Monday, September 1, 2014
Steve R. Akers (Bessemer Trust), recently published an article entitled, ACTEC 2014 Summer Meeting Musings. Provided below is an excerpt from the introduction of the article.
Some of my observations from the 2014 ACTEC Summer Meeting Seminars in Dana Point, California on June 19-21, 2014 are summarized below. (At the request of ACTEC, the summary does not include any discussions at Committee meetings.) This summary does not contain all of the excellent information from the seminars, but merely selected issues from the seminars that I attended. (Recordings of all of the seminars are not yet available.) The summary is based on the presentations at the seminars, but the specific speakers making particular comments typically are not identified.
Special thanks to Jim Hillhouse (Professional Legal Marketing (PLM, Inc.)) for bringing this article to my attention.
Sunday, August 31, 2014
Fifty-one year old singer-actress Vanessa William owes the federal government $369,249 on her 2011 earnings for which the IRS filed a federal tax lien.
Although this could be a misunderstanding between notices and her advisers, it is serious. Tax liens can be about income, property, or even estate taxes; and they are all about getting paid.
Despite their high earnings, celebrities often find themselves in this situation as their tax bills slip through the cracks. Lindsay Lohan’s missed bills lead to a $94,000 tax lien. IRS tax liens cover all your property even that acquired after the lien is imposed. The courts use it to establish priority in bankruptcy proceedings and real estate sales.
Liens last ten years, and generally release automatically if the IRS has not refilled them. Yet, it is better to get them removed sooner rather than later.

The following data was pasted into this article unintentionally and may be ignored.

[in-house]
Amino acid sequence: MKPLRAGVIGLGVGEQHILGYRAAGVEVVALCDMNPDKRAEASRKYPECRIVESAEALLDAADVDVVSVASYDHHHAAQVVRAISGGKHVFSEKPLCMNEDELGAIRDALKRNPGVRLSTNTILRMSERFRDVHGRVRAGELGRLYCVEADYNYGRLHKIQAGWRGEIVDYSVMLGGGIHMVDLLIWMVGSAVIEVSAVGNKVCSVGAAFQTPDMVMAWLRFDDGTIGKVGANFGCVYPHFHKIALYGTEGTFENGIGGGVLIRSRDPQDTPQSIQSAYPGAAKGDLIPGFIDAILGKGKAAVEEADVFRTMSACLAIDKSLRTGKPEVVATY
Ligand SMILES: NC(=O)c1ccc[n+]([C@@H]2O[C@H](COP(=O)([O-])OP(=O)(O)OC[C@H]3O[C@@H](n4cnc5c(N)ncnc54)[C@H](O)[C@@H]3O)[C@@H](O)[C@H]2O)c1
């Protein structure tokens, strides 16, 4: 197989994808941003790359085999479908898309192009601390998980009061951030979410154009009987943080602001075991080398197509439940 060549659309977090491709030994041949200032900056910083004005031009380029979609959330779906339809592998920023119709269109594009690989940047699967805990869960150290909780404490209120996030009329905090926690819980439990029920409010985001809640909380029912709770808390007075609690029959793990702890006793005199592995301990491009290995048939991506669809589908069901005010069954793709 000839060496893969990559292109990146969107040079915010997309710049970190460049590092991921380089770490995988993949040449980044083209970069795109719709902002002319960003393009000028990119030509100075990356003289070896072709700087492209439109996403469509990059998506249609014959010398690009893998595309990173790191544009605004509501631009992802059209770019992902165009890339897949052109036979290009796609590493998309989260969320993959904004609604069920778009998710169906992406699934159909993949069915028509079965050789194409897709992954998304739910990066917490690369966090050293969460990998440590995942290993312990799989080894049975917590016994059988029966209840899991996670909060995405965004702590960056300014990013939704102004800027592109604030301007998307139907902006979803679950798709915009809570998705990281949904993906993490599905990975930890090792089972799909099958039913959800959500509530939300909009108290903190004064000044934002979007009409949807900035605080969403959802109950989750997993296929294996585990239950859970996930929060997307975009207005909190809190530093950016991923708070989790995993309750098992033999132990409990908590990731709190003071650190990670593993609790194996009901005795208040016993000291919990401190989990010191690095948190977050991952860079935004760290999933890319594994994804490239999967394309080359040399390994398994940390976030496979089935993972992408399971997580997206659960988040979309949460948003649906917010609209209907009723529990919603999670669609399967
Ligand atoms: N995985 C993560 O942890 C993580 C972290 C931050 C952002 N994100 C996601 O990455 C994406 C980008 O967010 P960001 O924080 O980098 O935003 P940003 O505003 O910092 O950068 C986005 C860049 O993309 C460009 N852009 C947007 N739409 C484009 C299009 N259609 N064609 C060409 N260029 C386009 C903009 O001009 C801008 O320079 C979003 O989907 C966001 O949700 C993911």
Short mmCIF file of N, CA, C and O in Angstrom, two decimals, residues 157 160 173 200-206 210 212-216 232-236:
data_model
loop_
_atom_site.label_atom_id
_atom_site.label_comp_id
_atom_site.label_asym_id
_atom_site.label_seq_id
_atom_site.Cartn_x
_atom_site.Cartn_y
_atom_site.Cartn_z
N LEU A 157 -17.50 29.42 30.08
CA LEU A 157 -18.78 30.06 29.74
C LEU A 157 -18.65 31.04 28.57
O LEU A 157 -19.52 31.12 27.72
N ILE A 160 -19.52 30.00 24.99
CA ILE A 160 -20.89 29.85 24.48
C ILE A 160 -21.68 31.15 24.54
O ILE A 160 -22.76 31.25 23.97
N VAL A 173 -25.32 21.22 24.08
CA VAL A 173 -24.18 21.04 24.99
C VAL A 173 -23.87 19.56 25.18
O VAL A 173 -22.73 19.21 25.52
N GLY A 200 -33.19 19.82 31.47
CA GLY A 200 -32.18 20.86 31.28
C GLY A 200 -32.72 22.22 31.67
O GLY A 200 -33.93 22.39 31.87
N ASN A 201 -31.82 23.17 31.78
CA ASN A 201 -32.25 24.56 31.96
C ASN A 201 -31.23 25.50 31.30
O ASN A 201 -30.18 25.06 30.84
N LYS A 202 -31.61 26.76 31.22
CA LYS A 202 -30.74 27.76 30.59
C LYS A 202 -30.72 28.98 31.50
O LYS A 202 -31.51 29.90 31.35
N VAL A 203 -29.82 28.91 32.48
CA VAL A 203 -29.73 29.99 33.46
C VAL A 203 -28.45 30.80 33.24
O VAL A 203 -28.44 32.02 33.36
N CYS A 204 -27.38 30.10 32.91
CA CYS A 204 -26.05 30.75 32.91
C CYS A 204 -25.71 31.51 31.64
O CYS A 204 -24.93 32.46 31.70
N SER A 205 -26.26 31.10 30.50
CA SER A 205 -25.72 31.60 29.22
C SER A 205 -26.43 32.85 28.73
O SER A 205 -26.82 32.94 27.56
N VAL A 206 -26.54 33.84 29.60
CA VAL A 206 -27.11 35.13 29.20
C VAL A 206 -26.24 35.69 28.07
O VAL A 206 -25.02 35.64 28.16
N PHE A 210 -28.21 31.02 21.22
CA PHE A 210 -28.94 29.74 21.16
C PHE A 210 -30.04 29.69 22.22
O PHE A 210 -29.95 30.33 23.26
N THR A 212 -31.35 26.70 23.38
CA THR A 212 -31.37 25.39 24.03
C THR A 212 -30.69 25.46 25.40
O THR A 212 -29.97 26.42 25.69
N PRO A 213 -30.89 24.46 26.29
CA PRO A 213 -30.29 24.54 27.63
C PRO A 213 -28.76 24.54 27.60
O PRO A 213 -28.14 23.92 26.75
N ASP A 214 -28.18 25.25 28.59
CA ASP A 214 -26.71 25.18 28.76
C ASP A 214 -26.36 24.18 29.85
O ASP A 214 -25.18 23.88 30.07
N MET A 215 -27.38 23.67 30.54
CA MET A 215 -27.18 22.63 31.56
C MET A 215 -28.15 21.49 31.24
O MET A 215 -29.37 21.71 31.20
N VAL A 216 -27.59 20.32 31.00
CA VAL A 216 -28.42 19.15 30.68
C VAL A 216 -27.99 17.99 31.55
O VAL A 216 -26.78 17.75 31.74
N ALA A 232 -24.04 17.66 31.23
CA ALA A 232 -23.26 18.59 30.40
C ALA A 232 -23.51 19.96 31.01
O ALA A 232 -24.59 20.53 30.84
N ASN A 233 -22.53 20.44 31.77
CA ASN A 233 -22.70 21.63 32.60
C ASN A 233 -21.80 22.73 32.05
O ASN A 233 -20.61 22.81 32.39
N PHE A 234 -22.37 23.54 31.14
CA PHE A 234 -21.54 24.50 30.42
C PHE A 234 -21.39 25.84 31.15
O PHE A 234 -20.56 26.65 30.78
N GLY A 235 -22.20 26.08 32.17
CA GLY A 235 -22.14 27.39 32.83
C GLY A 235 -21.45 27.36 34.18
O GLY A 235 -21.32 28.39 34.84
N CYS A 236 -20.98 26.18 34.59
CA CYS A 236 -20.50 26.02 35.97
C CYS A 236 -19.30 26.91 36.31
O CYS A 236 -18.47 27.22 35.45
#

See Robert W. Wood, Vanessa Williams Slapped With Six Figure Tax Lien, Forbes, Aug. 29, 2014.
Jeffrey A. Cooper (Quinnipac University School of Law) and John R. Ivimey (Reid and Riege, P.C.) recently published an article entitled, 2013 Developments in Connecticut Estate and Probate Law, 88 Connecticut Bar Journal (2014). Provided below is the abstract from SSRN:
This Article provides a summary of recent developments impacting Connecticut estate planning and probate practice. Part I discusses 2013 legislative developments. Part II surveys selected 2013 case law relevant to the field.
As I have previously discussed, newly enacted Wisconsin Trust Code created changes in the state’s default rules for trusts that those with Wisconsin trusts should be aware of. Here are 10 considerations to keep in mind regarding the new code:
- The changes do not invalidate existing trust, but do apply to them.
- With some exceptions, most of the changes codify previous law for Wisconsin trusts.
- The WTC is based on the Uniform Trust Code with some state specific modifications.
- The WTC added flexibility for changing circumstances, and court appearances can now be avoided through a nonjudicial settlement agreement.
- The Code lists out duties and responsibilities of trustees and rights of beneficiaries.
- Special situations can be handled with more flexibility through a Directing Party in a Directed Trust.
- There is no change to the prudent investor rule.
- Trustees can now give third parties a certification of trust rather than the trust document, to maintain privacy of the trust terms.
- Trust Protectors may be appointed and may intervene in trustee and beneficiary disputes.
- The underlying purposes of using a trust have not changed